Tuesday 27 January 2015


(Alex Garland, 2015)

It's not a criticism of Ex Machina to say it resembles an extremely good episode of The Outer Limits stretched to feature length. In fact, it may be a compliment.
This provocative piece of science fiction, filled with ideas and founded around three strong characters makes for an intense, unsettling experience.
Domhnail Gleeson is Caleb, a coder at a hugely successful search engine company who wins a workplace lottery to spend a week at the isolated, beautiful estate of the reclusive founder-owner-genius Nathan (Oscar Isaac).  There he discovers that Nathan has created a robot named Ava (Alicia Vikander), and he wants Caleb to perform a turing test on it through conversation.
Writer-director and former novelist Garland has structured his debut like a novel; it is split, with onscreen titles pages, into days and once during each day Caleb has a conversation with Ava. Afterwards he hangs out with the Bro-like Nathan (who gets drunk late at night, and alternates detox and boxing a punchbag in the mornings), becoming increasingly disturbed and suspicious about his methodology and motivations. This may have something to do with the fact that he might in fact be falling in love with Ava, who is worryingly beautiful, and even seems to be flirting with him.
Gleeson and Isaac are brilliantly cast here, with the former's jumpy anxiety a fine contrast to the cocky intensity of the latter. Isaac gets the best speeches and the most interesting depths, and much of this film plays like a theatrical two-hander - intense exchanges and arguments between intelligent individuals about abstract ideas. Their dynamic is perfect; Isaac penetrating, patronising and deliberately cool. Gleeson struggling to retain any composure.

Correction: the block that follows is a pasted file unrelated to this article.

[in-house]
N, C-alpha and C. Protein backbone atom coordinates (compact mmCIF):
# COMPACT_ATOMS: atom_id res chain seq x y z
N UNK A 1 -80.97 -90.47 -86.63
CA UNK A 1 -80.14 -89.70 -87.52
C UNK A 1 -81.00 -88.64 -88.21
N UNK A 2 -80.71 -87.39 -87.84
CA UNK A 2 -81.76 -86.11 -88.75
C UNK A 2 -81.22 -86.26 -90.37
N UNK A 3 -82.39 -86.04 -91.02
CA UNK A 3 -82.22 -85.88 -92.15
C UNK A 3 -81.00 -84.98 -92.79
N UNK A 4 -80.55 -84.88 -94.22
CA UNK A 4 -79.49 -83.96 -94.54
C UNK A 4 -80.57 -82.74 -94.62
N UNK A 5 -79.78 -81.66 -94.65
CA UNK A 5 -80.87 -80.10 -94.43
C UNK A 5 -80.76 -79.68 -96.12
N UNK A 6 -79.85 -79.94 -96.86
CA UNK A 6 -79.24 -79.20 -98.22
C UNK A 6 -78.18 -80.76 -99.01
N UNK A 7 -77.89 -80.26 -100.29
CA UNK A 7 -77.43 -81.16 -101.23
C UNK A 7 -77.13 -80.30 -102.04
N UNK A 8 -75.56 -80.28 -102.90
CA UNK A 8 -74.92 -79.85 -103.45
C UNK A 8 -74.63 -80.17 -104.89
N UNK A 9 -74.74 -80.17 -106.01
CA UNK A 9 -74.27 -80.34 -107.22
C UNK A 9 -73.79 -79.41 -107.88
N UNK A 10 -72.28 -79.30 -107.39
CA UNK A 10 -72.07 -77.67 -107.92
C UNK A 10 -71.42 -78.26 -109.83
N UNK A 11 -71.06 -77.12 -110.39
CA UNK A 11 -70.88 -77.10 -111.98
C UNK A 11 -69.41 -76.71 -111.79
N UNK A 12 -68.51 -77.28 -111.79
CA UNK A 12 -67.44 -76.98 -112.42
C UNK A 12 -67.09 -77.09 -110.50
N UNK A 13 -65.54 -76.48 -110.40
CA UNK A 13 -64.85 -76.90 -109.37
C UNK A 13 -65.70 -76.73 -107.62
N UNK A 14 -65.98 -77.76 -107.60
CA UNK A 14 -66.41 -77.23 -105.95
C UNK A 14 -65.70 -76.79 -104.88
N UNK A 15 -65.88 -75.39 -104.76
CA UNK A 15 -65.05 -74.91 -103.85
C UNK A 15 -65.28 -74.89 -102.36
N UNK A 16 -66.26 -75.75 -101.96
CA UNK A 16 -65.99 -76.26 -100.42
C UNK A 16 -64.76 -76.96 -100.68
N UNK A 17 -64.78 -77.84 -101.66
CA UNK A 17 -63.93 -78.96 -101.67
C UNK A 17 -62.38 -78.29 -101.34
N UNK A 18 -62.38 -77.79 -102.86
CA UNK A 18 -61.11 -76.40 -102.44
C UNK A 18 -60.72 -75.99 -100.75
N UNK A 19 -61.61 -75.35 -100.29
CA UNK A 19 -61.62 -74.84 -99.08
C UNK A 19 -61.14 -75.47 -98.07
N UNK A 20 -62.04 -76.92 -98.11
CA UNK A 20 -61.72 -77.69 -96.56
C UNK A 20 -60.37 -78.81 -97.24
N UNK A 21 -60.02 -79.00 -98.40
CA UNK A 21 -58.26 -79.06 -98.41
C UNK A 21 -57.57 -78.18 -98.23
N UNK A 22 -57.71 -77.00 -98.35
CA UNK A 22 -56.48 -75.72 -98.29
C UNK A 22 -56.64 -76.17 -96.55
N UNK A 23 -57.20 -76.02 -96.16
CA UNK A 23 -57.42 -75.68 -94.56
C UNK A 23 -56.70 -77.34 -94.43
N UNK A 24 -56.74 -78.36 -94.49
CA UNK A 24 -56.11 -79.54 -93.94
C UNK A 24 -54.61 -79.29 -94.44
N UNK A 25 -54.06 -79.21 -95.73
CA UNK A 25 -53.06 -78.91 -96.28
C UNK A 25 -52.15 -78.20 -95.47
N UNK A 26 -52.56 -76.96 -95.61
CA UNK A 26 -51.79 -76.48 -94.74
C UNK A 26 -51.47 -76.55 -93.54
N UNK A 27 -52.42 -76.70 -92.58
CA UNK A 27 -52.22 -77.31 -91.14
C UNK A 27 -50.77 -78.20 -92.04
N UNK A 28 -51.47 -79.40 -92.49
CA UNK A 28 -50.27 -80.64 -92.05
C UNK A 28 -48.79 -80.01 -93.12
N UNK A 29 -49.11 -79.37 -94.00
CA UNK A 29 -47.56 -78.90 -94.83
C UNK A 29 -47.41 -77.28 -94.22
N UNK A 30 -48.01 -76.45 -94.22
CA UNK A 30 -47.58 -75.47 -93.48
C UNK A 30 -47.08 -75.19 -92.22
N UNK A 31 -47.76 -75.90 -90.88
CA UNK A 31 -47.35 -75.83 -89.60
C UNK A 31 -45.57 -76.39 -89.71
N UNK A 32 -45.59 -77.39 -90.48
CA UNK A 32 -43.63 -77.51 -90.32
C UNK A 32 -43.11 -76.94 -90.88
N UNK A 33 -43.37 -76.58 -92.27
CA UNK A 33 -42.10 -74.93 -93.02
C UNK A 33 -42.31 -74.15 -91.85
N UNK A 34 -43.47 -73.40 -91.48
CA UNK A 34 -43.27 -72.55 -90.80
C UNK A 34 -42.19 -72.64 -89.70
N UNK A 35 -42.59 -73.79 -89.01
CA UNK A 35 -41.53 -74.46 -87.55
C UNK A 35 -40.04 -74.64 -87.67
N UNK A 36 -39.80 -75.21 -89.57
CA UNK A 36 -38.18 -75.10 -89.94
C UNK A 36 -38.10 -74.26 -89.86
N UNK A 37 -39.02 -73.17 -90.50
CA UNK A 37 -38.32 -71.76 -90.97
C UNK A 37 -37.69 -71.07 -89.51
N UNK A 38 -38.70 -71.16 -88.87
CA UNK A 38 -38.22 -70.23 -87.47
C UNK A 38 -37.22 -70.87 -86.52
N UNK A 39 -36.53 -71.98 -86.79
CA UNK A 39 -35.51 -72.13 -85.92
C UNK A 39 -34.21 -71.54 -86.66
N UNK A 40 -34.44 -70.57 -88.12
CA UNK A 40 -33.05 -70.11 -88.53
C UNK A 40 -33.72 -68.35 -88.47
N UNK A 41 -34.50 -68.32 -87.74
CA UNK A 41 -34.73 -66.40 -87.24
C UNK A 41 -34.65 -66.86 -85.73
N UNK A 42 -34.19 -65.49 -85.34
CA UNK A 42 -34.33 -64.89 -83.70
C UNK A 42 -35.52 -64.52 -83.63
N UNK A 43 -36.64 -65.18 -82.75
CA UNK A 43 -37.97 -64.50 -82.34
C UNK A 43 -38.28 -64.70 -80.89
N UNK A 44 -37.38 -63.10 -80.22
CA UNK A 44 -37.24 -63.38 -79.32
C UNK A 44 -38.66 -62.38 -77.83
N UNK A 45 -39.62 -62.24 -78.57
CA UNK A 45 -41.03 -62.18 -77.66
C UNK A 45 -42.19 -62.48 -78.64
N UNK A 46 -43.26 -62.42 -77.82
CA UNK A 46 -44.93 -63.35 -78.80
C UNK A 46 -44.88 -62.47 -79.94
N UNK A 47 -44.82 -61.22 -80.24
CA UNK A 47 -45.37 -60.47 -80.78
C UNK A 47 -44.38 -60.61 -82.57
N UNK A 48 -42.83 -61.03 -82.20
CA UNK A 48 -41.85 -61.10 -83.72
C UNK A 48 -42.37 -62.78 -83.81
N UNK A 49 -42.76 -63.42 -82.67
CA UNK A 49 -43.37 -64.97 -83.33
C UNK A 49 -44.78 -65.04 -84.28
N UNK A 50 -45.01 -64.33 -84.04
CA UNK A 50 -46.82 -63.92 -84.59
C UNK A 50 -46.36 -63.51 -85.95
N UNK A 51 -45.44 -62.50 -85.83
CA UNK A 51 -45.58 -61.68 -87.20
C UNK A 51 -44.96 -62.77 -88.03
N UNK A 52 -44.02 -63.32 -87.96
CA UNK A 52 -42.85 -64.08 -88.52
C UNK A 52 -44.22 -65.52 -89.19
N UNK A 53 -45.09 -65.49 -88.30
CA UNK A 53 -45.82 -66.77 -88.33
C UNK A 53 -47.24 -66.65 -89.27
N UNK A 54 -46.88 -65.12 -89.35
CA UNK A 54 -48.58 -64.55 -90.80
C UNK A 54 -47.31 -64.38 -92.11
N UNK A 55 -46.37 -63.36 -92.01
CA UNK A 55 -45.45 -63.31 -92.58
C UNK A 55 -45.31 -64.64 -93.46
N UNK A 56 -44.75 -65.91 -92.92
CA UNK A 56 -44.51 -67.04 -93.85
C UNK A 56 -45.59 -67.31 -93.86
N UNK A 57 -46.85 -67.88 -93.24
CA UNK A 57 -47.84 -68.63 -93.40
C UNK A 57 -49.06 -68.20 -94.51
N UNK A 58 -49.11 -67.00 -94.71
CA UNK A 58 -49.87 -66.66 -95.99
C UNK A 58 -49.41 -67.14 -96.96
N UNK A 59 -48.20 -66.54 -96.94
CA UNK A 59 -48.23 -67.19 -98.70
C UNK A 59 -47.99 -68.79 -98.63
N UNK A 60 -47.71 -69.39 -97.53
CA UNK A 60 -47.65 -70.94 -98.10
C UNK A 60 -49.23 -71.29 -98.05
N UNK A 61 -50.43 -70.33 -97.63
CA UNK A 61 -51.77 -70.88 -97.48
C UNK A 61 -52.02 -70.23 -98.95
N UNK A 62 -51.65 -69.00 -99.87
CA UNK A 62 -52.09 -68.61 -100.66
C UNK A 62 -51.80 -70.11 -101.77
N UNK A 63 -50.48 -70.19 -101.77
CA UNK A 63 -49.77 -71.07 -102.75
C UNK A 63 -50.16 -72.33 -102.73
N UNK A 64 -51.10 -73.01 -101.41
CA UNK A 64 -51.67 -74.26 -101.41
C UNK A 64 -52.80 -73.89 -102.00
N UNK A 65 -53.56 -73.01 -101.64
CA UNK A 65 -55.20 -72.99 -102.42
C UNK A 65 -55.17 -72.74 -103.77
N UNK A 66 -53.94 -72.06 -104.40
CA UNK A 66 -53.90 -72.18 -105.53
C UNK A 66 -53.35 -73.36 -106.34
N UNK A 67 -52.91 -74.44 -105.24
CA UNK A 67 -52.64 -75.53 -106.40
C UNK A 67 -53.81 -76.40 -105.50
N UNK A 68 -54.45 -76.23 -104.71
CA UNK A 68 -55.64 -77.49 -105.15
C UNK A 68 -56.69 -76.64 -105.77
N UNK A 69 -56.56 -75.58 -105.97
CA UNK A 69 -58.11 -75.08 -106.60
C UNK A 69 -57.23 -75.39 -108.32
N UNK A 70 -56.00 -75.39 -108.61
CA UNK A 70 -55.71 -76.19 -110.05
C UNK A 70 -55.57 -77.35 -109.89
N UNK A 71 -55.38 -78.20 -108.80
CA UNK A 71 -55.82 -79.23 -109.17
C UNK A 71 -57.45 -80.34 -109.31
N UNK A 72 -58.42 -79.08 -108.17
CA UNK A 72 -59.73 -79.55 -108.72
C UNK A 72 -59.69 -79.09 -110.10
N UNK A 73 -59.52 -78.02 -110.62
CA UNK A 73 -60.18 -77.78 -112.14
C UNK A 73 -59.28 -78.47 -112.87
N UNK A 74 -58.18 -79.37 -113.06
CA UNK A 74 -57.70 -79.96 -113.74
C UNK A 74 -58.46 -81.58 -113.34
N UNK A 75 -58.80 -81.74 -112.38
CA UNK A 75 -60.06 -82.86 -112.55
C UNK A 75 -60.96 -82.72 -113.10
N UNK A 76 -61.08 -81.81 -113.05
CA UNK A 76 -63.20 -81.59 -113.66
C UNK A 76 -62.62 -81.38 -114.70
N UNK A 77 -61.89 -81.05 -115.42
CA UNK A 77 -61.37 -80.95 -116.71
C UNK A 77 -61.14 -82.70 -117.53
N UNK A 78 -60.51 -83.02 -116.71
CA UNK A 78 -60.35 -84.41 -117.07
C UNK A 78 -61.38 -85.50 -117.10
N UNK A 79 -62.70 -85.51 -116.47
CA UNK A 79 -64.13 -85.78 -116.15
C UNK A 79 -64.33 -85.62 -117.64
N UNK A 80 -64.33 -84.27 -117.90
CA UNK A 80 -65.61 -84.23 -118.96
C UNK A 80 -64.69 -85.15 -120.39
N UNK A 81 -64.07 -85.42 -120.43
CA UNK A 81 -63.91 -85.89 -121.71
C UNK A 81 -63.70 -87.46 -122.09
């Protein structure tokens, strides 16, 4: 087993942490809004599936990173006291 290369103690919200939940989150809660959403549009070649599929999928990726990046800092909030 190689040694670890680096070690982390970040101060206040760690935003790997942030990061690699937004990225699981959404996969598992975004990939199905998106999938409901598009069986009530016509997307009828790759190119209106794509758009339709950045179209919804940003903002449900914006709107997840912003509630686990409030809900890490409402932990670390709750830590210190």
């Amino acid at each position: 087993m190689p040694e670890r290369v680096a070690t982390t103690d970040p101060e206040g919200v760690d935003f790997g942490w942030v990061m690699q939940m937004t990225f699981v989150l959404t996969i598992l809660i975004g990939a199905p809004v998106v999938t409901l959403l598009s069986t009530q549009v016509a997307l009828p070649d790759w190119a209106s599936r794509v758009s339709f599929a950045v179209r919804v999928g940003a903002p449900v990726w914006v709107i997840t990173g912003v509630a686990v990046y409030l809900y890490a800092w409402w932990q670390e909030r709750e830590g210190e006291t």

Vikander's Ava then, comes out of left field. First seen in silhouette, she makes a lovely electronic whirring noise as she moves. But she seems more and more human with each scene, though Vikander never loses the odd, alien quality she gives the character - there in the way she holds herself, the way she turns her head. She seems to fall for Caleb just as much as he has fallen for her, but the film is full of dire warnings of the consequences for her creation: early on, Caleb equates Nathan with a God (Nathan's deliberate (?) misremembering of this moment is a quiet comic highlight) , and later, Nathan speculates that one day A.Is will view humans as we regard fossils on the plains of Africa - dumb apes and their clumsy tools. All of this and the growing tension between the three characters (together with Nathan's silent maid, Kyoko) makes for a growing sense of unease. Garland's cinematographer, Rob Hardy, is a vital contributor here - he shoots Nathan's house-cum-research facility with long, muted tracking shots down corridors, plenty of oblique angles on Ava, observed and aware, in her room, the nearby vastness of the green mountainsides and waterfalls emphasising the isolation of these characters as their drama plays out.
And it is a drama which has a great ending that makes perfect sense and seems inevitable, in retrospect. As if nothing else could have happened, it could have gone no other way. That's what's in the eyes of the three principals in the climactic moments: This is how it always had to be.
Garland should have a hell of a career ahead of him.

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